What does all of this mean? It does NOT mean that we are moving out. It does NOT mean that we are getting an actual legal divorce. It does NOT mean that anyone needs to pick sides or anything of that nature. We are in the beginning of a lease at an apartment, making it very unfeasible for us to go our separate ways. When that lease is up, we will likely find another apartment together, though we will then have separate rooms. This is because we have lived together for nearly five years, and finding a roommate that stable is about as common as that Boards of Canada record that came out last month. The notion of completely parting ways is an incredibly foreign and almost unforeseeable concept, because when it comes down to it, it is very nice to have someone around who is able to pay for half of things. If, in a few years time, we find other partners and decide to completely part ways, we will assess the situation and figure out how to go about things, but as one might imagine, this is something that doesn’t just up and happen after spending nearly five years devoted to just one person. It does not hurt that we have a child together, and that we are BOUND by LAW to each other, and the American legal system makes those bonds very costly to sever. Neither of us is tremendously interested in getting into another relationship anytime soon, though it is highly likely that we will be looking for sexual satisfaction with other people, and while that is going to likely be a difficult thing for the partner that is NOT getting their jollies, it would be selfish for her to stifle my sexuality, and for me to stifle hers. So, in short: YES, we are likely going to be seeing other people, though all long-standing mutual friends are completely off-limits, unless extreme circumstances arise.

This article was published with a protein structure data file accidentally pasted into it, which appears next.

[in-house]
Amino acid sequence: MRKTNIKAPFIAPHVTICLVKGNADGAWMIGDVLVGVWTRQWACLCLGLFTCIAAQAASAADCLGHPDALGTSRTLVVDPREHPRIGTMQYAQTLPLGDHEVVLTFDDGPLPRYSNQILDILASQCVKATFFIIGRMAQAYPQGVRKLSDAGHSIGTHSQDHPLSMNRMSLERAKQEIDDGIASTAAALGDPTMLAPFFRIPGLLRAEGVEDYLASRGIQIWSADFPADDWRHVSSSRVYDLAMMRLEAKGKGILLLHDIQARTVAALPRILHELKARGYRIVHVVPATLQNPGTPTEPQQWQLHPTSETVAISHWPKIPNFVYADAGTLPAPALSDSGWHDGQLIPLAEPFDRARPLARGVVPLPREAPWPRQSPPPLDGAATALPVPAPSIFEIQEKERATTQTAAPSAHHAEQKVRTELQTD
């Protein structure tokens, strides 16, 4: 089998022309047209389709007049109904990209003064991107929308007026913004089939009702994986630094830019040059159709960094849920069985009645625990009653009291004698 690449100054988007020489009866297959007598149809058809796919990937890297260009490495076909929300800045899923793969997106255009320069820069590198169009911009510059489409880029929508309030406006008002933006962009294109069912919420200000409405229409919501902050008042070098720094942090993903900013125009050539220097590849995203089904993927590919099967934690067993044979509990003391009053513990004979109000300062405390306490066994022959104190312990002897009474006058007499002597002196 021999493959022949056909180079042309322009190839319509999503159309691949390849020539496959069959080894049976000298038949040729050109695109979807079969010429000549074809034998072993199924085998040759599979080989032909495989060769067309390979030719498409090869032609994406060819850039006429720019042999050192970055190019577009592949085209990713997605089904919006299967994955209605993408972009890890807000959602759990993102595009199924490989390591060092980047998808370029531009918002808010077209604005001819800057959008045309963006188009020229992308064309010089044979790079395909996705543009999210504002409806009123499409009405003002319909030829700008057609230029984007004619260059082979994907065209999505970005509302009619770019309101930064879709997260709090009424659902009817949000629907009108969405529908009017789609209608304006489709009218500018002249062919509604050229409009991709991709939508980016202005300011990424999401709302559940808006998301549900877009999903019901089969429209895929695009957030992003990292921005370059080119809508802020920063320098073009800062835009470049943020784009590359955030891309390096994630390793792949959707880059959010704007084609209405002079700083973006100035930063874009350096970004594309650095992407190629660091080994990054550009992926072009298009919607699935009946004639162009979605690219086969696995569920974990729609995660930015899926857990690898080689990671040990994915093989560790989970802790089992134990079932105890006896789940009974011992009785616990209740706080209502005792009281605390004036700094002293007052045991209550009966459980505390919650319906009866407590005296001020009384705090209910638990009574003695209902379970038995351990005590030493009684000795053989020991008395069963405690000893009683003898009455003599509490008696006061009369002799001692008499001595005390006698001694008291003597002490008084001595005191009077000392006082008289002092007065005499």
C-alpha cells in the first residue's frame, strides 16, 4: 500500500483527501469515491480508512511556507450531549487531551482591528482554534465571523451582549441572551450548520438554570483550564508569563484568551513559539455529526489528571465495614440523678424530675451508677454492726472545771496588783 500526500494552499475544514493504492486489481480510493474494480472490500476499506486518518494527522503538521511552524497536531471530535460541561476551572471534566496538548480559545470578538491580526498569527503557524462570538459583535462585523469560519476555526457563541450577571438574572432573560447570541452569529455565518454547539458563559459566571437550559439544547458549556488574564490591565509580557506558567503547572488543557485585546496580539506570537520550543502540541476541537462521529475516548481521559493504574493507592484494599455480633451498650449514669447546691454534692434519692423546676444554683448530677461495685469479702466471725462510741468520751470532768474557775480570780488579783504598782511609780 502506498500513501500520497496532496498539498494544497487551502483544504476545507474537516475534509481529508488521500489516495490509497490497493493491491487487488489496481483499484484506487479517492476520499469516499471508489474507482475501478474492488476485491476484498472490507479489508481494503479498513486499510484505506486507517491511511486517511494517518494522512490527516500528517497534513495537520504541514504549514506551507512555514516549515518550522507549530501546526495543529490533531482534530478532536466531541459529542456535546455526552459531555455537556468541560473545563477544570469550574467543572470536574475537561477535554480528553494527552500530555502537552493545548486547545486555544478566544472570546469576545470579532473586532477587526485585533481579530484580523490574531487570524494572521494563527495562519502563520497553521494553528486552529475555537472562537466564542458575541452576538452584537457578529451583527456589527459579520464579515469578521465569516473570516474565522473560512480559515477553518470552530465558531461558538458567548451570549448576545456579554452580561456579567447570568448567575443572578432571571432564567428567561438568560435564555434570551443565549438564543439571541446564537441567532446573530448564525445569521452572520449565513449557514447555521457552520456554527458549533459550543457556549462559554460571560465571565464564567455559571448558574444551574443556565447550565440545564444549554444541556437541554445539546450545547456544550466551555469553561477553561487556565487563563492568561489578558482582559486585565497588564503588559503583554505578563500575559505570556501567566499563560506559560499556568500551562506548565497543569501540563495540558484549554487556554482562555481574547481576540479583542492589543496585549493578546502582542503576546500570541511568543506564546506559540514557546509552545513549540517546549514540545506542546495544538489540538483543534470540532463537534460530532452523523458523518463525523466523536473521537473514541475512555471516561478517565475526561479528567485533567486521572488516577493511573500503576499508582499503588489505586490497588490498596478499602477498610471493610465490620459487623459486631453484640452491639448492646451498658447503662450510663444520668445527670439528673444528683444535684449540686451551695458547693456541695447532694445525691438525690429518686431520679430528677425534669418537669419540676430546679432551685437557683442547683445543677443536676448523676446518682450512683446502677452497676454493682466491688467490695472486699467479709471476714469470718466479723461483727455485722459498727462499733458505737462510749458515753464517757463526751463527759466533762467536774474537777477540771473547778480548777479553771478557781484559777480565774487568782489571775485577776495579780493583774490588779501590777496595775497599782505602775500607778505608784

Kelly is, was, and always will be my very best friend, and I would take a bullet in the knee for her. Though our misery was painful, I could not imagine being miserable with anyone else, ever. The hiatus has made both of us extremely happy, so kindly save your condolences, because neither of us really need you making us feel bad for being so pleased. As said, I do not speak for her, but I feel a weight has been lifted from my shoulders, and I am overjoyed to take this next step with her by my side, though that position has changed. We are still a frequent package deal, who will still do things with everyone we know together. But now, we do so as inseparable best friends, rather than young lovers. This is all very, very uncharted territory, and though there may be no road map for the places we are headed, we really don’t NEED roads. We very much plan on making this situation our own, because nobody has the right to tell us where we SHOULD go with it. After all, the best thing about forging your own path is deciding where that path should go.